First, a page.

I thank the Leader of the House for announcing next week’s business, albeit with last-minute changes. I note the sudden appearance next Thursday of unidentified Government business. Will he tell us what it is, or is he playing partisan games? In the light of the publication of the Smith commission report this morning and the assurance that there will be a draft Bill by the end of January, will he set out in more detail what arrangements the Government will make to enable proper consideration and debate on that report, both inside and outside the House?
Yesterday the Home Secretary published the Counter-Terrorism and Security Bill, and we will debate its Second Reading next Tuesday. The Bill contains welcome measures to restore relocation powers and give more support to the Prevent programme. Will the Leader of the House ensure that he gives the Bill appropriate time to be properly scrutinised, especially because yesterday the independent reviewer of terrorism legislation said that one of the measures was:
“An announcement waiting for a policy.”
Do the Government need time to explain why they got it so wrong on control orders and put public safety at risk?
Next week we have the autumn statement, which is yet again in December—I am beginning to wonder whether the Chancellor knows something about climate change that he is not letting on. In 2010 he promised two things: that he would balance the books by 2015, and that he would not do that on the backs of the poor. Four years later he has clearly broken both promises. His five-year plan to eliminate the deficit is now running four years late; wages have fallen year on year while food bank use soars. On this Government’s watch the majority of people in poverty in this country are in work, but all the Government can deliver is a £3 billion tax cut every year for the top 1% of earners. While the Chancellor makes complacent boasts about the slowest recovery for more than 100 years, is the truth that only Labour can end this low-wage economy and deliver a recovery for the many not the few?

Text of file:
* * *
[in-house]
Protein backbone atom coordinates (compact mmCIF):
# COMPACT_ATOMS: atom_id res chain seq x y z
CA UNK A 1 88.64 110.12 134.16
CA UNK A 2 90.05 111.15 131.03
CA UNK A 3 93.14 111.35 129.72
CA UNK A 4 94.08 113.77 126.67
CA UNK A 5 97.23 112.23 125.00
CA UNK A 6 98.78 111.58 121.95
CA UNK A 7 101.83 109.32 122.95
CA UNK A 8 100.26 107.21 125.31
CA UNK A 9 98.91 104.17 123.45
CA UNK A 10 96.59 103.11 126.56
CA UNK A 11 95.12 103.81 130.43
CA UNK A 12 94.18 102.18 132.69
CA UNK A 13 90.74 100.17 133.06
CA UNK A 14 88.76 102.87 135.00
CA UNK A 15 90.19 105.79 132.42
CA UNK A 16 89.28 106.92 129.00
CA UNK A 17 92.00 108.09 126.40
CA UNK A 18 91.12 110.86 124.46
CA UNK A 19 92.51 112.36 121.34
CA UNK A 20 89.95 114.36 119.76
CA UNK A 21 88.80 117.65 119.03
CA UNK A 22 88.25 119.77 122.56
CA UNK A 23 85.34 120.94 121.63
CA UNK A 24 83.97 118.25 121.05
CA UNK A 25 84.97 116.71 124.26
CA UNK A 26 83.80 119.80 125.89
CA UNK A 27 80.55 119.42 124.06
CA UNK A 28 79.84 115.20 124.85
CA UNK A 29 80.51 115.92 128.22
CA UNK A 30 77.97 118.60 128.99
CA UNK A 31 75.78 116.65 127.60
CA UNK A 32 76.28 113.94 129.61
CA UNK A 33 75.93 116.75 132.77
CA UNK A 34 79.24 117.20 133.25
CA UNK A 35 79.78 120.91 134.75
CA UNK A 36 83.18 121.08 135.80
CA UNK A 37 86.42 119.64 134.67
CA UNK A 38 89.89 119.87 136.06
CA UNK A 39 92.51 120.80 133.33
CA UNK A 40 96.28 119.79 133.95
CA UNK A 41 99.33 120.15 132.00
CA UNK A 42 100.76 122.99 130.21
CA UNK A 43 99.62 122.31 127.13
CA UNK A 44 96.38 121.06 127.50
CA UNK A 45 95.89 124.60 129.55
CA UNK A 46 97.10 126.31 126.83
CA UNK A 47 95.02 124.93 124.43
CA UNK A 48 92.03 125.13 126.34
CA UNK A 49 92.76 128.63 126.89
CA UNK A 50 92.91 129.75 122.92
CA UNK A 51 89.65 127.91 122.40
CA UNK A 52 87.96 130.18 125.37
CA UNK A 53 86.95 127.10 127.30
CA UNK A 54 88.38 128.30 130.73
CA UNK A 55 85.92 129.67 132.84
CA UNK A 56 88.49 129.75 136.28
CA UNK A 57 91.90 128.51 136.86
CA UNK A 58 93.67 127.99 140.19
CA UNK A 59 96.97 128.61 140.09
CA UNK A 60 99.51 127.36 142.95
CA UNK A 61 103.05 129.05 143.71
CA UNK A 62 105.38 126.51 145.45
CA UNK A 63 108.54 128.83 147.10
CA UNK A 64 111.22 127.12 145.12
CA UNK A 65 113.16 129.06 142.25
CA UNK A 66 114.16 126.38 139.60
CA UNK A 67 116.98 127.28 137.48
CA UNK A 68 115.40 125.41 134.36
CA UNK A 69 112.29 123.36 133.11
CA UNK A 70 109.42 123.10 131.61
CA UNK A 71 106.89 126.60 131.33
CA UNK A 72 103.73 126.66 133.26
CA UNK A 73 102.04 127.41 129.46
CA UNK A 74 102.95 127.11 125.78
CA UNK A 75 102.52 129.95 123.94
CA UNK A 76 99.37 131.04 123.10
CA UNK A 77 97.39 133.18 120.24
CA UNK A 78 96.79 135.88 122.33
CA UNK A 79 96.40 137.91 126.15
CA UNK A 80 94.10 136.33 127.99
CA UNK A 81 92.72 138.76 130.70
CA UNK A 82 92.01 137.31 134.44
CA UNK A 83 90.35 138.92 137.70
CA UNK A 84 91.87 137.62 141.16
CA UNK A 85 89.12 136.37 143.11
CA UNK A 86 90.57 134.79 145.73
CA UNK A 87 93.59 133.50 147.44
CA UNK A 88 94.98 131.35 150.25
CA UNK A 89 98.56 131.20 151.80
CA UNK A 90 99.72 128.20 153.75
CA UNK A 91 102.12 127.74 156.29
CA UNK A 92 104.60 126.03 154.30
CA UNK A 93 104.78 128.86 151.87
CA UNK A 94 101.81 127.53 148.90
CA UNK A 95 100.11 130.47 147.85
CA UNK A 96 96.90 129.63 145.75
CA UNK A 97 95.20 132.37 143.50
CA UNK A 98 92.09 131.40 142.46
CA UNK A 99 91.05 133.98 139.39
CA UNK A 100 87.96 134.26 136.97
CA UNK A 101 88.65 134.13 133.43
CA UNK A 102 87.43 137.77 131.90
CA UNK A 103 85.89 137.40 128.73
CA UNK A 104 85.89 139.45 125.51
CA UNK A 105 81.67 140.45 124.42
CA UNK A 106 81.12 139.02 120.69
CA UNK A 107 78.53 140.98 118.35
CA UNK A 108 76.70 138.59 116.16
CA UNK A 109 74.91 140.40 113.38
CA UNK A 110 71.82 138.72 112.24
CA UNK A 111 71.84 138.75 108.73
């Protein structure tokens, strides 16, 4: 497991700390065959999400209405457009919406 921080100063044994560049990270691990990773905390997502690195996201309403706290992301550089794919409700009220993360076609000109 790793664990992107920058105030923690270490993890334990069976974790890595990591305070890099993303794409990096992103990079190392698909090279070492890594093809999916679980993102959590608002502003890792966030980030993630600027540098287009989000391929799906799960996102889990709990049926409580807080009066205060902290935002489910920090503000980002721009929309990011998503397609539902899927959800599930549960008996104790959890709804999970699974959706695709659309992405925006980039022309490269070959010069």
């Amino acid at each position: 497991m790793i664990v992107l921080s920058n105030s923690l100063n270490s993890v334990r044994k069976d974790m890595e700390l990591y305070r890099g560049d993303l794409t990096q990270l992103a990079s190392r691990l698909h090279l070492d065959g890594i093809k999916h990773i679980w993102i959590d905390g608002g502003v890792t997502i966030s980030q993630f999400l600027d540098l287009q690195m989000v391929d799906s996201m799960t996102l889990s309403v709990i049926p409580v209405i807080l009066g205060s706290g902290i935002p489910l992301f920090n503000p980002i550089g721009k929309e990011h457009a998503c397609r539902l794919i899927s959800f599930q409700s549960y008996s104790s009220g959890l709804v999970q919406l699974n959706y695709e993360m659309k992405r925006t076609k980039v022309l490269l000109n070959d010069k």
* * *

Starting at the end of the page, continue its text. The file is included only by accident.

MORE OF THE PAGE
One thing this Government do well is miss their own targets. We have had the Chancellor’s abject failure on the deficit. The Home Secretary has finally admitted that the Government have no hope of meeting their target to reduce net migration—we all remember “no ifs, no buts”—and today’s net migration figures show the scale of her failure. The Government’s flagship universal credit programme is being delayed again. It was meant to be in place by 2017, but yesterday’s report from the National Audit Office states that it will not be ready until 2020. One million people were meant to be on universal credit by this April, but there were fewer than 10,000. It was supposed to save money, but the Government wasted millions of pounds on a failed IT system and staff costs are set to soar by a massive £2.8 billion. The Secretary of State talks fondly of “landing” the universal credit programme safely, but is it clear from that damning report that it has not yet even taken off?
This Government have managed to be cruel and inefficient at the same time. They have overspent by £25 billion on social security because they have not tackled low-paid and insecure work. They have spent £5 billion more than they planned on tax credits and £6 billion more on housing benefit. People are suffering because of the bedroom tax, and nearly a million of the most vulnerable people in our country have been left waiting for their disability assessment. Will the Leader of the House arrange for a debate in Government time so that we can start to sort out the rhetoric from the reality on social security?
This week yet again we have watched as the Conservative party’s civil war on Europe widens. After the Chancellor’s humiliating climb down on EU bankers bonuses, and while the Prime Minister keeps us all waiting for yet another speech to end all speeches on Europe, it is no wonder that Conservative MPs are taking matters into their own hands. Philip Davies said:
The former Secretary of State for Environment, Food and Rural Affairs has made a bid to put himself at the head of the “out” campaign, and six senior Ministers look set to join him. No wonder the Home Secretary has let it be known that she no longer rates the Prime Minister and has “given up” on him.
Appearing on “Desert Island Discs” this week, the Home Secretary revealed that her favourite song is Abba’s “Dancing Queen”, but what she really meant was “Take a chance on me”. She revealed her favourite book to be “Pride and Prejudice.” Well, Mr Speaker, “It is a truth universally acknowledged” that the Conservative party just cannot stop banging on about Europe. I can only imagine what it would be like to be stuck on a desert island cut off, alone, isolated from friends, with no one to talk to and no hope of rescue. It must be a bit like being a Liberal Democrat.